His Tiny Workshop Sparked the Automotive Industry

Daily Herald (Arlington Heights, IL), January 29, 2011 | Go to article overview
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His Tiny Workshop Sparked the Automotive Industry

Byline: Steven Reive Wheelbase Media

The spark of automotive genius begins one cold December day late in 1901, in a small German factory that employs a few dedicated, yet unknown, workers.

A 30-year-old man with an ever-lengthening beard and a receding hairline is bent over at the waist, glancing over the shoulder of his talented assistant.


In the blink of an eye, time stands still.

In the blink of an eye, an invention is created, an empire is born and a man's vision is no longer just a vision.

"You really have hit the bull's-eye," Robert Bosch tells Gottlob Honold, slapping his colleague on the back.

In Honold's hand is the world's first spark plug.

The new development, a high-voltage magneto (or electrical generator) ignition unit, would be an extension of something Bosch himself invented just four years earlier.

How significant was that day?

The auto industry was revolutionized by the little plug of power and Robert Bosch, the owner, the dreamer and the believer, would never be the same.

Until that point, vehicle ignition systems were unreliable at best. Carl Benz, the famous automotive inventor, had once described them as "the problem of all problems."

Some caught fire. Others rapidly emptied motorcar batteries leaving their owners stranded on dirt paths in the middle of nowhere.

Bosch had an alternative. His system could be fit to any size engine and, down the line, would allow for more horsepower.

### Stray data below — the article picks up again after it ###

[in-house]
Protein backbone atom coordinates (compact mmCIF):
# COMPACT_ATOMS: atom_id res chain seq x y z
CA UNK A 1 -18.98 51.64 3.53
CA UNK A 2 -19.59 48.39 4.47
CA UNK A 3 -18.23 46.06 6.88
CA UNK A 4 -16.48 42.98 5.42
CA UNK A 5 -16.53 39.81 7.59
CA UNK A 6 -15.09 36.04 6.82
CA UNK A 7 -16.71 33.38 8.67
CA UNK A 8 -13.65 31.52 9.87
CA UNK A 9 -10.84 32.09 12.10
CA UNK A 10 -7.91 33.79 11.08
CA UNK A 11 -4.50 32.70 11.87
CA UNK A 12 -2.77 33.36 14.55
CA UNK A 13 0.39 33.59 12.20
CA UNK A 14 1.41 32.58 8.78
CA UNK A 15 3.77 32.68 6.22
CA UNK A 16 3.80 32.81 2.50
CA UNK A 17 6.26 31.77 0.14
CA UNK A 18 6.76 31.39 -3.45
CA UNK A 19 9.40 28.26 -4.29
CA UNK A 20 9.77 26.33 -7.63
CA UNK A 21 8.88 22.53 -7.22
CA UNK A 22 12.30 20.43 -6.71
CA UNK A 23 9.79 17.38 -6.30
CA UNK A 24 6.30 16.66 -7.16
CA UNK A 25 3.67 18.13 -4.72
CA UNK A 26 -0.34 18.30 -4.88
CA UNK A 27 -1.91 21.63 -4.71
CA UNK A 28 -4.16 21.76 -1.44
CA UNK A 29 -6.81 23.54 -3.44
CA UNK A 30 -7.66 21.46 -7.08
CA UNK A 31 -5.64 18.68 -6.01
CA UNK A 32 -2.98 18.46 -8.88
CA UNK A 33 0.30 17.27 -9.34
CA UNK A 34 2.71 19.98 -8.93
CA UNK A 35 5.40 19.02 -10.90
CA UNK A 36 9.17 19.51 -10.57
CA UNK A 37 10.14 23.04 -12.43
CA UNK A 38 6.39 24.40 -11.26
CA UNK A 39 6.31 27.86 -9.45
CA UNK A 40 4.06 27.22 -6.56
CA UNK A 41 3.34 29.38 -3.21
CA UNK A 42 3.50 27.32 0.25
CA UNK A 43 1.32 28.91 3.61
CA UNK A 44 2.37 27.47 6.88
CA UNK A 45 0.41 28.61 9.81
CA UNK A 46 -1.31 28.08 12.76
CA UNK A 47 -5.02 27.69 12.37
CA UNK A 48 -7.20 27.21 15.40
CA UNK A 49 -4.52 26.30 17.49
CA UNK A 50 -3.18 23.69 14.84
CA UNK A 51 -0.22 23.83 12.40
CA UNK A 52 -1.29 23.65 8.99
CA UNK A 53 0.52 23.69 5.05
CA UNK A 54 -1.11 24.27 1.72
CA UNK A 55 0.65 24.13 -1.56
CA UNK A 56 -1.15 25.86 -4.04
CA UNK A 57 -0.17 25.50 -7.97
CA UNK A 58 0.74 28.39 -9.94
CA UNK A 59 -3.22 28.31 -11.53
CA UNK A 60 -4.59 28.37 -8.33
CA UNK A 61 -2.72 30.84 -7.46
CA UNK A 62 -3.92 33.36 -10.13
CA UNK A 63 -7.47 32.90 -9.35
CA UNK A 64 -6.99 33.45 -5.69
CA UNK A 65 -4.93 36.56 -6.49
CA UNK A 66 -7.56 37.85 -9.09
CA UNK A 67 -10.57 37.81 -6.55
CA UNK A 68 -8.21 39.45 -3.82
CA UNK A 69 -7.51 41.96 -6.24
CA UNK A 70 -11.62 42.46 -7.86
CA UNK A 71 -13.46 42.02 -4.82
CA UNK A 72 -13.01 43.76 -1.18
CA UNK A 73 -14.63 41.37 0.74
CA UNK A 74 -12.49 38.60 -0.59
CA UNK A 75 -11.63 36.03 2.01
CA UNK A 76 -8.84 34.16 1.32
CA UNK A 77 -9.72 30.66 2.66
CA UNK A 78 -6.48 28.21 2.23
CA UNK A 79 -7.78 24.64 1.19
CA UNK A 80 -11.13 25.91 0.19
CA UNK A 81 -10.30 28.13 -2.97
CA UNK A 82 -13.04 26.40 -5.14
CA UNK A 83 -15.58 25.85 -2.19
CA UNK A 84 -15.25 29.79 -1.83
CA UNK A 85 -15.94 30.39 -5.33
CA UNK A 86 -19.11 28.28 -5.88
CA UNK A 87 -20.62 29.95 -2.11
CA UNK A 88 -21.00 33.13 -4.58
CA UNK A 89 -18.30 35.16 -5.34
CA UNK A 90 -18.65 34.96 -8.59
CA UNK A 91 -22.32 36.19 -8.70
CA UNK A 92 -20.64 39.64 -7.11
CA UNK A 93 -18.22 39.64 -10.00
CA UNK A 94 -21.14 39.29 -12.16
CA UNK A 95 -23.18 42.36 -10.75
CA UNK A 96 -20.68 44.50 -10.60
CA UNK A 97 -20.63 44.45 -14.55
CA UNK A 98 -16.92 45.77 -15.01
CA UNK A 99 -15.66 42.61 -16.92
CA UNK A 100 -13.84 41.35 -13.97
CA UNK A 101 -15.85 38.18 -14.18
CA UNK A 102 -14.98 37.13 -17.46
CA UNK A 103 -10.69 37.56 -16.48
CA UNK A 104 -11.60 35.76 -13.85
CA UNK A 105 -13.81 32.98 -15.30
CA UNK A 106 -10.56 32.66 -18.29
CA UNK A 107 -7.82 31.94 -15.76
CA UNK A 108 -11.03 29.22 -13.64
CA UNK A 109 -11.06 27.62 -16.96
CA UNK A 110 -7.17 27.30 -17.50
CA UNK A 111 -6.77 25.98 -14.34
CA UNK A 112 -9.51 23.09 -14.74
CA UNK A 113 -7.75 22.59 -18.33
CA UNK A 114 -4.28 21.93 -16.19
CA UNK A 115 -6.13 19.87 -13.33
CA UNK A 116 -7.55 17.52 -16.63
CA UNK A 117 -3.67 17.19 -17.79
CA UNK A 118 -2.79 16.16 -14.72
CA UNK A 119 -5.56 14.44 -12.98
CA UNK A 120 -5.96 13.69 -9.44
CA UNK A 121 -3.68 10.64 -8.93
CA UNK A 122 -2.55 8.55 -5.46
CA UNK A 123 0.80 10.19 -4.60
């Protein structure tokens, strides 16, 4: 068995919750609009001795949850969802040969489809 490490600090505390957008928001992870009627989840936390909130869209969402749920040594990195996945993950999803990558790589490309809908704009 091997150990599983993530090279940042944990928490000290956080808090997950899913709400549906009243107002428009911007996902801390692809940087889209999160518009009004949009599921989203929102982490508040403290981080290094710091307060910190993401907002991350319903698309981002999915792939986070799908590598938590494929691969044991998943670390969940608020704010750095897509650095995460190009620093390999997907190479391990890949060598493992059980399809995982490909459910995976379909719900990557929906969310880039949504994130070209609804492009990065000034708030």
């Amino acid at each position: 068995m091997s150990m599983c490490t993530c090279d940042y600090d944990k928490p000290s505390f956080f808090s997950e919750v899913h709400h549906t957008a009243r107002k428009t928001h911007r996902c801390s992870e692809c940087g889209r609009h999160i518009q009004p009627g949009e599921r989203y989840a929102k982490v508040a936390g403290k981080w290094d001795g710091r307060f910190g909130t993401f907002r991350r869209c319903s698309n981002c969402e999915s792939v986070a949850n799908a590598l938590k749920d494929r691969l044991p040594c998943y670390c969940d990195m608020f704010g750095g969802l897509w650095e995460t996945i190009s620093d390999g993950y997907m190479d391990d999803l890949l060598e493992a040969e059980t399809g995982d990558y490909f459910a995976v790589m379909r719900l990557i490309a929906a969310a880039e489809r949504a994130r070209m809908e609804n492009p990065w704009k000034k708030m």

Within 12 months, Bosch, the company, patented the device, paving the way for a small German company to become a worldwide enterprise.

Bosch had taken the risk and he would reap the rewards. The path was hardly direct.

Born in 1861 in a small village in southwest Germany, he was the 11th of 12 children. A curious and confident boy, when his father asked whether he wanted to be a precision mechanic after he finished secondary school, little Robert had one cool and collected answer.

"Yes, of course I do."

After earning a journeyman's certificate, Bosch left his small town, working wherever he could learn the most. He visited Cologne where his older brother, Karl, ran a plumbing business. He also attended a technical school in Stuttgart "in order to shed my fear of technical jargon," he later said.

In the spring of 1884, Bosch traveled to America and eventually found himself in the company of Thomas Edison while working for a short time at Edison Machine Works.

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